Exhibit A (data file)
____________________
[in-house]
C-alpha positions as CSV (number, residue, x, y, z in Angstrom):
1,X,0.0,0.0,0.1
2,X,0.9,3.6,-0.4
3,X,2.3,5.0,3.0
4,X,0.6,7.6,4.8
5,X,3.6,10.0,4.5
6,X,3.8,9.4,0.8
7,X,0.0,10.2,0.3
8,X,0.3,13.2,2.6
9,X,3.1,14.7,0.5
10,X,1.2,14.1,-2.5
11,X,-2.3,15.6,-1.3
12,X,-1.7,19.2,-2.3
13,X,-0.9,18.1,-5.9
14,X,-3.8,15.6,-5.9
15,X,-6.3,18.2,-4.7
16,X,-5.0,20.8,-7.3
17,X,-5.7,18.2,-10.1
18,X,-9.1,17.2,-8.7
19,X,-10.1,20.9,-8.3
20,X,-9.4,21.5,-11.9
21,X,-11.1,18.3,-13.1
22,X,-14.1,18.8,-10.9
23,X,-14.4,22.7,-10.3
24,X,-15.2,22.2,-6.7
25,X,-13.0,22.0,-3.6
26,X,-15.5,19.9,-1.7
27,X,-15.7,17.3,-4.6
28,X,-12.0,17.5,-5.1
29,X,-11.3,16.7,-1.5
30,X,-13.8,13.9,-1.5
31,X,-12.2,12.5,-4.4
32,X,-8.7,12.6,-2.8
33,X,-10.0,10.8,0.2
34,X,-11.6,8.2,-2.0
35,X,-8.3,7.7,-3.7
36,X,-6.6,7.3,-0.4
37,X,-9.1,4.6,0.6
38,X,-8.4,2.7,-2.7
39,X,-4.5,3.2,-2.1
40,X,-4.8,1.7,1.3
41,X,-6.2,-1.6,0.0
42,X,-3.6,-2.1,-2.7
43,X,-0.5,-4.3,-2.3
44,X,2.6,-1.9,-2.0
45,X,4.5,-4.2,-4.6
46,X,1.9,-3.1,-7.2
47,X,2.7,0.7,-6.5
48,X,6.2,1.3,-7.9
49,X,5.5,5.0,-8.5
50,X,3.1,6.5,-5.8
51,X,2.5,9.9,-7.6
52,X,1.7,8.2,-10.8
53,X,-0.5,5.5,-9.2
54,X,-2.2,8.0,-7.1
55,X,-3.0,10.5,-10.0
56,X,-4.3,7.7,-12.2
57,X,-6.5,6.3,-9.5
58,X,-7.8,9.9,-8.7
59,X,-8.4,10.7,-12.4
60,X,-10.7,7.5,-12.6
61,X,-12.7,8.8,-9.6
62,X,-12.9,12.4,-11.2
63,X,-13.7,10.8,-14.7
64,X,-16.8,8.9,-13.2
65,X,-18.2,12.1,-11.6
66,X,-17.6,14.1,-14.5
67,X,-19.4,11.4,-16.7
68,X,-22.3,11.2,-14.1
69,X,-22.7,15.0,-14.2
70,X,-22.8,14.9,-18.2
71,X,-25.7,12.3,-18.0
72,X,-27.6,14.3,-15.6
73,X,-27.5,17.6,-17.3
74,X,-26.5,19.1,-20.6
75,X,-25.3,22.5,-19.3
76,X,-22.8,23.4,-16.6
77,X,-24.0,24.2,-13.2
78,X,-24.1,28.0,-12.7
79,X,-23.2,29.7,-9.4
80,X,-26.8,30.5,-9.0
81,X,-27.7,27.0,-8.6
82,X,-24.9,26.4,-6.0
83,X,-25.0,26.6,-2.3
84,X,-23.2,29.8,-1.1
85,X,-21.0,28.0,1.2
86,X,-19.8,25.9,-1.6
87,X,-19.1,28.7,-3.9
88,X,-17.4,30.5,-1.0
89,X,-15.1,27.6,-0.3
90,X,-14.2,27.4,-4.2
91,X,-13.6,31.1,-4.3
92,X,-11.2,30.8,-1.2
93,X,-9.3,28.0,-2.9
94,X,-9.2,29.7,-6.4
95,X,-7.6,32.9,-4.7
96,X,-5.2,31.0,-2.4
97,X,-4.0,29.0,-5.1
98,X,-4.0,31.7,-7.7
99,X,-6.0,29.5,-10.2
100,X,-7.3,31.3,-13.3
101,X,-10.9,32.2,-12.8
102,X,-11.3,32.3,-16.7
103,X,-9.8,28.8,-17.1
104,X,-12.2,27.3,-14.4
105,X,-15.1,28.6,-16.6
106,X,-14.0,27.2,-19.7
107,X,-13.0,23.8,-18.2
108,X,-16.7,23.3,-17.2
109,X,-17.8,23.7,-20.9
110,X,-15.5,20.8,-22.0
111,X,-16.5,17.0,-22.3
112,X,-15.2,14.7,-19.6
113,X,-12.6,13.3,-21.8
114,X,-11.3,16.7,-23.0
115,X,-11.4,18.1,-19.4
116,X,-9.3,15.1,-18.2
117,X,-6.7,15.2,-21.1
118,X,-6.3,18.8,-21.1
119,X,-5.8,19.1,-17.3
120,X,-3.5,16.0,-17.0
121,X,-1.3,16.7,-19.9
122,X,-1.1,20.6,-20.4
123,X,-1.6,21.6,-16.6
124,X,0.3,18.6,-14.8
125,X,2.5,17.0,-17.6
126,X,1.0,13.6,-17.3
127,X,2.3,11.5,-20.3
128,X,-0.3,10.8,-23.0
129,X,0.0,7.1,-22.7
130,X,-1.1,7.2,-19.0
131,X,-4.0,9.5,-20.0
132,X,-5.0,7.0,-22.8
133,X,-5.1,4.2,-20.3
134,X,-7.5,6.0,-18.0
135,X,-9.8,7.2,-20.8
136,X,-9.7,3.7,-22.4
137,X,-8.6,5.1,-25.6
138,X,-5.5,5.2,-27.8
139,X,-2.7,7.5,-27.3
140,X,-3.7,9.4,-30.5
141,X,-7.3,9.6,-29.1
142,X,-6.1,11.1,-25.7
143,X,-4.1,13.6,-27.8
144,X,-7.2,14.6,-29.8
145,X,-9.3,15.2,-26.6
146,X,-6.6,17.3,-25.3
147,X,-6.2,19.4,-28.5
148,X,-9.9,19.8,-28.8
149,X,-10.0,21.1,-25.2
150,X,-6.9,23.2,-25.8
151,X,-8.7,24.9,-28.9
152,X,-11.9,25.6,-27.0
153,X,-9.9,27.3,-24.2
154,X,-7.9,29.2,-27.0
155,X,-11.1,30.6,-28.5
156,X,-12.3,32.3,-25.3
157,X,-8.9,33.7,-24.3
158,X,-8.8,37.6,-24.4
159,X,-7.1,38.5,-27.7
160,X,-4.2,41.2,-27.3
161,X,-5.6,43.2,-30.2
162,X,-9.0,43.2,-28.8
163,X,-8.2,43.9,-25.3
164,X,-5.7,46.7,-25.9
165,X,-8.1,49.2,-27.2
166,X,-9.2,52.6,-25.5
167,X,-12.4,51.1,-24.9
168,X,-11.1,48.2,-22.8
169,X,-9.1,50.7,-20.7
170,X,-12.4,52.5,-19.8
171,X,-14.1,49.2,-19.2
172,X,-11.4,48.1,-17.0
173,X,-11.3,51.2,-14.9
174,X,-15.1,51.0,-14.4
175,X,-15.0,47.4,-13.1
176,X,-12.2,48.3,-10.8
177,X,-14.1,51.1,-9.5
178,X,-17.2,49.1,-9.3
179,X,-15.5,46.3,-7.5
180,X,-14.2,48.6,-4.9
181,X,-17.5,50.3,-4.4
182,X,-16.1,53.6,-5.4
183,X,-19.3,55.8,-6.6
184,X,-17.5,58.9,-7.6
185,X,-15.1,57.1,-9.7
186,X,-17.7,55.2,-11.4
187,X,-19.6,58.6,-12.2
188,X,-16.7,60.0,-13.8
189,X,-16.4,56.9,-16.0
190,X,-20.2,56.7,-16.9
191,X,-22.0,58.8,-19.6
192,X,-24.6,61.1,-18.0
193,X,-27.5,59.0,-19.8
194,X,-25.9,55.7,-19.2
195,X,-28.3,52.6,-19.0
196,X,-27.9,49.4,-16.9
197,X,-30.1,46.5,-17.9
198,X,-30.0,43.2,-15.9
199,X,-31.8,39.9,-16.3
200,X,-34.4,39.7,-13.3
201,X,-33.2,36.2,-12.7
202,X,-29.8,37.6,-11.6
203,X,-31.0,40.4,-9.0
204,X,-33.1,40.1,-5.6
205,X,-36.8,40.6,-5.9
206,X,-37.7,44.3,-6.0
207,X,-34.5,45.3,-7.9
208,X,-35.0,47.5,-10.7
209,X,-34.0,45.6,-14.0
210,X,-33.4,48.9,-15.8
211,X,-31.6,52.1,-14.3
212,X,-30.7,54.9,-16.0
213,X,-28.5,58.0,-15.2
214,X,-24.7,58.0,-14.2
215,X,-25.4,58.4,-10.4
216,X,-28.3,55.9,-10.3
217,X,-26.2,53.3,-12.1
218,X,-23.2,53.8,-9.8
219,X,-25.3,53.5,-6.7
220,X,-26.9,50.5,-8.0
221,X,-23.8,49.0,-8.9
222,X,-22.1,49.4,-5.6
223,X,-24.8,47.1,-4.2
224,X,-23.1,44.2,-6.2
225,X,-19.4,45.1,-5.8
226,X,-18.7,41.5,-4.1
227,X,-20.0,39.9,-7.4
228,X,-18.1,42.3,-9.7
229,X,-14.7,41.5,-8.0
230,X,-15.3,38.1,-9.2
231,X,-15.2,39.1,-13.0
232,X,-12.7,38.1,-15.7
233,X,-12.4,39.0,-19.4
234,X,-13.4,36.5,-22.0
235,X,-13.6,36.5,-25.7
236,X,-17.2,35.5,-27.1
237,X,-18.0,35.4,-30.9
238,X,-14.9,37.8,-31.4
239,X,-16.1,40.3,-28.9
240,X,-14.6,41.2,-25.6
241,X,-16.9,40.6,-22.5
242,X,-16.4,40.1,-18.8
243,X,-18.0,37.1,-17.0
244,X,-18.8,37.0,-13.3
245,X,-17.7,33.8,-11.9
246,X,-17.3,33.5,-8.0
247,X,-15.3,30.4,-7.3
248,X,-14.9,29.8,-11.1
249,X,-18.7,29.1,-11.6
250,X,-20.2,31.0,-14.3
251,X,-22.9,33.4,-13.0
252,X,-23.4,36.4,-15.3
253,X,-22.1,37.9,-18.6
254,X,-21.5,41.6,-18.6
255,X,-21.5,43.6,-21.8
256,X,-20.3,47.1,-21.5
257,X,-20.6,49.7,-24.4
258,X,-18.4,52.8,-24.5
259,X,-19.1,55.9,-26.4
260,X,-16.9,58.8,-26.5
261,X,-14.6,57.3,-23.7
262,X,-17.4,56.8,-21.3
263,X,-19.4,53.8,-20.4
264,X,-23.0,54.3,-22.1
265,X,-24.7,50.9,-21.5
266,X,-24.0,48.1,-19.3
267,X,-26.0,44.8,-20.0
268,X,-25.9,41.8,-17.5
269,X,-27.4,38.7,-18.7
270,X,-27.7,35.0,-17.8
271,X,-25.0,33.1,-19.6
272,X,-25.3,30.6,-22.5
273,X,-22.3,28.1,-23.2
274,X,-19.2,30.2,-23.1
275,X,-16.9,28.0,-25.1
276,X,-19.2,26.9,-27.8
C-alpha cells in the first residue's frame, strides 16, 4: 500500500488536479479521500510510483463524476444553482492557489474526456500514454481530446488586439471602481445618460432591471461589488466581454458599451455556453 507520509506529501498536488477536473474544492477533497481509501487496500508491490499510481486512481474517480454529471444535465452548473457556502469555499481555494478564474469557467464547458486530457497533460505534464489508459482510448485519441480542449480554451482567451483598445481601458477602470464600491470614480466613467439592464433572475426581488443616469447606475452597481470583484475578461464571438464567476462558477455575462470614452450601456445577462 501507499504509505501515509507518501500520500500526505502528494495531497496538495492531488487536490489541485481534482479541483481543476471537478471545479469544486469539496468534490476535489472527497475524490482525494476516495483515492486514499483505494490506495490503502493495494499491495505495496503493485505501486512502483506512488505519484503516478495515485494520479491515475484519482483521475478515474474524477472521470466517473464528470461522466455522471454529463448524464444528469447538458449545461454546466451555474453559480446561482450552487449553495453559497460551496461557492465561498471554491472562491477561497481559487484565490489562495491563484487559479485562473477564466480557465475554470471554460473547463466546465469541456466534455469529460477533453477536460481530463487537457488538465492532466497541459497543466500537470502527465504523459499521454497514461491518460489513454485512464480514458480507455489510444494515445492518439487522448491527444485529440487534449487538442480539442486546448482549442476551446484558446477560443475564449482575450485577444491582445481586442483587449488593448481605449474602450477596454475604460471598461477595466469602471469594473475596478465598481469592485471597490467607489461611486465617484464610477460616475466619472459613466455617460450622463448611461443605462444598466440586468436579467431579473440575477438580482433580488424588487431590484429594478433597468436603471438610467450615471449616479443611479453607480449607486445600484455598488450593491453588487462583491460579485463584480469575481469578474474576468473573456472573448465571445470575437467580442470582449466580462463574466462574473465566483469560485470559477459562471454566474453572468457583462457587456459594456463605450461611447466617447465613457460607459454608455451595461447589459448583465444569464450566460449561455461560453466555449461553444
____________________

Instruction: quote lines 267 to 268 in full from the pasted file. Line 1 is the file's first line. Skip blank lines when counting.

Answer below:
265,X,-24.7,50.9,-21.5
266,X,-24.0,48.1,-19.3